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What Makes Rubber Rubbery?

Reactions is looking at sports science today. Sports balls owe their reliability to an unusual polymer. Learn about the chemistry of rubber the all-star’s best friend!

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  • Videos

    Dragon's Blood Could Save Your Life

    This week Reactions is looking at chemistry in bizarre places that could save your life. The science within the blood of the Komodo dragon or in a horseshoe crab can help with antibiotic resistance. But it doesn't end there, so we're taking a closer look at other wild places in nature that ... more

    Why is Olive Oil Awesome?

    Whether you sop it up with bread or use it to boost your cooking, olive oil is awesome. But a lot of chemistry goes on in that bottle that can make or break a product. Take the “extra virgin” standard: Chemistry tells us that a higher free-fatty-acid content leads to a lower grade, less tas ... more

    Microbots zoom around water, destroying bacteria

    One day, the tiny robot you see here could help clean up contaminated water. In places where potable sources are scarce, they can destroy disease-causing bacteria in its path and unlike conventional disinfectants, the microbots can be removed easily with a magnet. more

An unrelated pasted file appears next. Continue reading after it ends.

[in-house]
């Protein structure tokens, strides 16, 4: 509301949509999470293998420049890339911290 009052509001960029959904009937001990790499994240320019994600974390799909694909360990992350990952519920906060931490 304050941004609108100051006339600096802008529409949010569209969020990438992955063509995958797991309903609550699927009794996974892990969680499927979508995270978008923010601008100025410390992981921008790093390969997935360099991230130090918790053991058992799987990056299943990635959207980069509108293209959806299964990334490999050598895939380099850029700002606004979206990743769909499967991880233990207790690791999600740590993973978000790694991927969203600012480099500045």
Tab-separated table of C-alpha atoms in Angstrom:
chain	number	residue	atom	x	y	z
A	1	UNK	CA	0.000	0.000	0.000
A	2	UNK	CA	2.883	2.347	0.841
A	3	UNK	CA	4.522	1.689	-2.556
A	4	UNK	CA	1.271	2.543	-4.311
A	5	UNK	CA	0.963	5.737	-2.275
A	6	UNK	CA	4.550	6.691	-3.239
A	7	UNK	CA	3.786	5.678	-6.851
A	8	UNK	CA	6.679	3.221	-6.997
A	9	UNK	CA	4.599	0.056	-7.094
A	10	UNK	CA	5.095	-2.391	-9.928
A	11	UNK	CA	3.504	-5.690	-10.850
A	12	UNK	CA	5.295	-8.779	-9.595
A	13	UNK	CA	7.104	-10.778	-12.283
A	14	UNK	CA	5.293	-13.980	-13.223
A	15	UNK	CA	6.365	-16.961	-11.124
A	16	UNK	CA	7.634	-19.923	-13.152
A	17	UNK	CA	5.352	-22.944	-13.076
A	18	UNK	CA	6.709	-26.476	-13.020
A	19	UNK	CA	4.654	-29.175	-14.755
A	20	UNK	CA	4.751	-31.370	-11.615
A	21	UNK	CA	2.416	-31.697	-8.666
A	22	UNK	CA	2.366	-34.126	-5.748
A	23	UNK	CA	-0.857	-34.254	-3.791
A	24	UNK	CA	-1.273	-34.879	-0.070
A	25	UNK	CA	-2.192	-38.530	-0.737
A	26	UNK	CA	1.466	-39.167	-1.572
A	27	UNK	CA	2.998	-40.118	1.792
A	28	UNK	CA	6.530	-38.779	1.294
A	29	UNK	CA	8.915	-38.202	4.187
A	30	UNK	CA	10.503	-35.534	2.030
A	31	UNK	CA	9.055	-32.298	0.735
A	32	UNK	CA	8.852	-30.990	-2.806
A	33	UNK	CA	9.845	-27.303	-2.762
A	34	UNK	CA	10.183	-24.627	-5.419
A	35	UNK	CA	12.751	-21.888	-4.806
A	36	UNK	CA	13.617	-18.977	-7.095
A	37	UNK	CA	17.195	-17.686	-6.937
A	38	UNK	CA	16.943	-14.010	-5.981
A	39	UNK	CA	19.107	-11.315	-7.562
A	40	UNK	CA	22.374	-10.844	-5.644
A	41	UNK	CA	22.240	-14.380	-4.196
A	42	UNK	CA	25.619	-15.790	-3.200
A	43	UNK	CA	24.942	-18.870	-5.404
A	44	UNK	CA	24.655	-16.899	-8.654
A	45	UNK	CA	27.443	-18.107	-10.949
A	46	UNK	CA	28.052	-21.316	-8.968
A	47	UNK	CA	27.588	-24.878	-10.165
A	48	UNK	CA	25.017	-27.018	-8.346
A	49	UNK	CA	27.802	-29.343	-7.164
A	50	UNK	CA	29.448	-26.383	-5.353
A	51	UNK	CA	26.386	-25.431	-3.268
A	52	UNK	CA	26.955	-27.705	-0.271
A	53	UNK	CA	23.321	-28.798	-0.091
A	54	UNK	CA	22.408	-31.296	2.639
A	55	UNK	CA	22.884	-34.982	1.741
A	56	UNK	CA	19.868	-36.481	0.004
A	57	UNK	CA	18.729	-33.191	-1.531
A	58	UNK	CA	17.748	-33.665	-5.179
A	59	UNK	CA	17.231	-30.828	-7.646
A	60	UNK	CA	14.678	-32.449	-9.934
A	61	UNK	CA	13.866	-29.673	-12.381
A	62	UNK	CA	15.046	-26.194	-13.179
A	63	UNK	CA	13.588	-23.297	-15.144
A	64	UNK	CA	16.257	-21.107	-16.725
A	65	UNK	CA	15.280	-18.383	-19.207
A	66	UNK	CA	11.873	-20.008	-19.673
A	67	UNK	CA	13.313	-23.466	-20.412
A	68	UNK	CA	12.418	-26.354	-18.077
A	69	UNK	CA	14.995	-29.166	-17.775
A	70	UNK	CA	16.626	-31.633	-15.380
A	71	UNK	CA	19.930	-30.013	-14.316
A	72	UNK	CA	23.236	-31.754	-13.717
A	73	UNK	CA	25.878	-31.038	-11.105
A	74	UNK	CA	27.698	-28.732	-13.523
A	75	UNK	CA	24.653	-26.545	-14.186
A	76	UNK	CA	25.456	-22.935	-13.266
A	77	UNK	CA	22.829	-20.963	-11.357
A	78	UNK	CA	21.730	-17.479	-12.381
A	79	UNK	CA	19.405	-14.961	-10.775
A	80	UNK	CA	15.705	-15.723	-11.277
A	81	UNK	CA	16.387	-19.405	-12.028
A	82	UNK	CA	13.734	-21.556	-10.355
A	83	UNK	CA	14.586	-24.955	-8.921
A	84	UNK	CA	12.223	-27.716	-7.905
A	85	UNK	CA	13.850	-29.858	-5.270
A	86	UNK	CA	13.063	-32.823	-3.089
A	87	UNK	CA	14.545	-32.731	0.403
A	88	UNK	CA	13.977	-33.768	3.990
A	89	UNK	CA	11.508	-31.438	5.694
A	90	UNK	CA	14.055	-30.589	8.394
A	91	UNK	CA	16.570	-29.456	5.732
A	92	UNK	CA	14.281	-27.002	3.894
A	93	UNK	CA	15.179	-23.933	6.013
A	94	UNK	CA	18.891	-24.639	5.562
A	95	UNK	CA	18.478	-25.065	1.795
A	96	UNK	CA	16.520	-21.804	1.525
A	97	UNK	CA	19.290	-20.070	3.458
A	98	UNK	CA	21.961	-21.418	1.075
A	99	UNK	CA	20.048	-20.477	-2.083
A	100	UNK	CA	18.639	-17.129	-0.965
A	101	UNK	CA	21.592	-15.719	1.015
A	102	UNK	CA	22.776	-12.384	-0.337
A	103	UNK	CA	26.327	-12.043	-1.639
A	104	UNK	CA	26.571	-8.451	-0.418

• News

    Missing link in coronavirus jump from bats to humans could be pangolins, not snakes

    As scientists scramble to learn more about the SARS-CoV-2 coronavirus, two recent studies of the virus' genome reached controversial conclusions: namely, that snakes are intermediate hosts of the new virus, and that a key coronavirus protein shares "uncanny similarities" with an HIV-1 prote ... more

    Paper-based test could diagnose Lyme disease at early stages

    After a day hiking in the forest, the last thing a person wants to discover is a tick burrowing into their skin. Days after plucking off the bloodsucking insect, the hiker might develop a rash resembling a bull's-eye, a tell-tale sign of Lyme disease. Yet not everybody who contracts Lyme di ... more

    4D imaging with liquid crystal microlenses

    Most images captured by a camera lens are flat and two dimensional. Increasingly, 3D imaging technologies are providing the crucial context of depth for scientific and medical applications. 4D imaging, which adds information on light polarization, could open up even more possibilities, but ... more

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